"Biden's speech is a proposal to start relations between our two countries anew," Rogov said. "Biden clearly gave the understanding that the attention should be focused mainly on those spheres where our interests coincide."

Analysts say the White House is counting on this new tone to prod, cajole, and charm Moscow into playing a more constructive role, not just on Afghanistan, but also in helping the United States and the European allies in their efforts to curb Iran's nuclear ambitions.

For its part, Moscow is hoping to trade such cooperation for concessions on the issues it cares about: getting Washington to abandon its plans for missile defense and halting NATO expansion in Georgia and Ukraine.

"The Russian approach is to test and see what the Obama administration's real priorities are. And if Afghanistan is truly the top priority for the administration, [Moscow wants to see] what's on the table to ensure Russian cooperation," Gvosdev says.

He adds, however, that Moscow does not view the threats stemming from Afghanistan and Iran as seriously as Washington -- something that gives Russia a useful degree of leverage.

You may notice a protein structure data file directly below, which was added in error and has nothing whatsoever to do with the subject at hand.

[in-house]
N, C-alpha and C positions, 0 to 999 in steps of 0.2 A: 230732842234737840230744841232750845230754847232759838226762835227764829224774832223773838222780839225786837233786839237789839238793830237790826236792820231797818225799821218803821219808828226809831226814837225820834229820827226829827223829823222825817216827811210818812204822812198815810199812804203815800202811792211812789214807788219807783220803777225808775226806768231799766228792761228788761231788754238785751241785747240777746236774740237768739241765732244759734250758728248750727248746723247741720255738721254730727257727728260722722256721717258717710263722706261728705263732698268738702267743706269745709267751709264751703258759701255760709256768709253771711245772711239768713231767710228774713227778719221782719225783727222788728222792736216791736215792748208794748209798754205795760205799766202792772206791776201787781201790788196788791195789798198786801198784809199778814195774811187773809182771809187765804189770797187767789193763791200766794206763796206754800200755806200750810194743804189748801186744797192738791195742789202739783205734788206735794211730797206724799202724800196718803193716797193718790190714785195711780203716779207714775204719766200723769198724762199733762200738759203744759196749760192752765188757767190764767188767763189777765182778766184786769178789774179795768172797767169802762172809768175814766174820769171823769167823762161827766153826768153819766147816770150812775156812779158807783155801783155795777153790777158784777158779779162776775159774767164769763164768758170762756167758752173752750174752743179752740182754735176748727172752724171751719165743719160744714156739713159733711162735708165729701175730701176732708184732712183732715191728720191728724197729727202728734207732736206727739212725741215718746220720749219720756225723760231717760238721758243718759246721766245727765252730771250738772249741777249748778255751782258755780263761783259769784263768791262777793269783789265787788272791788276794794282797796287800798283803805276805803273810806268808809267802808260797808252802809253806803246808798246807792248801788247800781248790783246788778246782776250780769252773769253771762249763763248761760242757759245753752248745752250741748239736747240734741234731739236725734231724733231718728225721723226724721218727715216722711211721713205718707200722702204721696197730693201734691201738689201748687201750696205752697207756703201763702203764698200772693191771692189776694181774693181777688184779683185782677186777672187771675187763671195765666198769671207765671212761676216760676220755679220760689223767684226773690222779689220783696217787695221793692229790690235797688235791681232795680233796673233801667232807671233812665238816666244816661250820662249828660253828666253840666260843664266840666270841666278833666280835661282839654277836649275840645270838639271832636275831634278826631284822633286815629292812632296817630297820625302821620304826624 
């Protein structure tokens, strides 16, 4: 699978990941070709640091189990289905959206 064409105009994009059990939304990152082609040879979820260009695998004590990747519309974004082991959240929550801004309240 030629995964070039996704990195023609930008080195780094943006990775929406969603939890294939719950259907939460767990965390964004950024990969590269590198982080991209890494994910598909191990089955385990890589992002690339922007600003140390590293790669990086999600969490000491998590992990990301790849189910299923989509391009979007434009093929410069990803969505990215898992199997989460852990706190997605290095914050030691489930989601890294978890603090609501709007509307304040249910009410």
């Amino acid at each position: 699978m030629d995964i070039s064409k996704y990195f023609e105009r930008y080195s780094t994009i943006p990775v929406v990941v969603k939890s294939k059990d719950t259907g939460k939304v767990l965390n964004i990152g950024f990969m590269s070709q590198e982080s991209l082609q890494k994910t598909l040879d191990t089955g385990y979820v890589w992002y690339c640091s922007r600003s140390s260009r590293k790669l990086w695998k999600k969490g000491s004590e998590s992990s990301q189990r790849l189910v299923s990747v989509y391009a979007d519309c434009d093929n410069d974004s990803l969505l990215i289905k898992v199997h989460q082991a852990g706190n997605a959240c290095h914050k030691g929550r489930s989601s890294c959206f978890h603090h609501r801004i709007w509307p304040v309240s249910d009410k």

It is also still unclear what the Obama administration is prepared to give up in exchange for Russia's cooperation on Afghanistan and Iran.

Resistance by NATO frontline states Germany and France will likely keep any expansion off the table in the near future. Analysts also say it is uncertain whether Washington really plans to push ahead with missile defense -- a sore spot for Russia -- or if they are simply using it as a bargaining chip.

Presidents Obama and Medvedev (pictured) are due to meet for the first time in April.
Obama is due to meet with Russian President Dmitry Medvedev for the first time at the G20 summit in London in April.

Not all observers, however, are confident that the warmer tone emerging between Washington and Moscow can last.

Political analyst Andrei Piontkowski, a fierce critic of the Kremlin, tells RFE/RL's Russian Service that anti-Americanism is too embedded in the current Russian elite to allow for close cooperation.

"The Kremlin leadership will never give up the idea of having the United States as an image of the enemy," Piontkowski says. "For the past few years, the Russian society and leadership has become addicted to this narcotic of anti-Americanism."

RFE/RL has been declared an "undesirable organization" by the Russian government.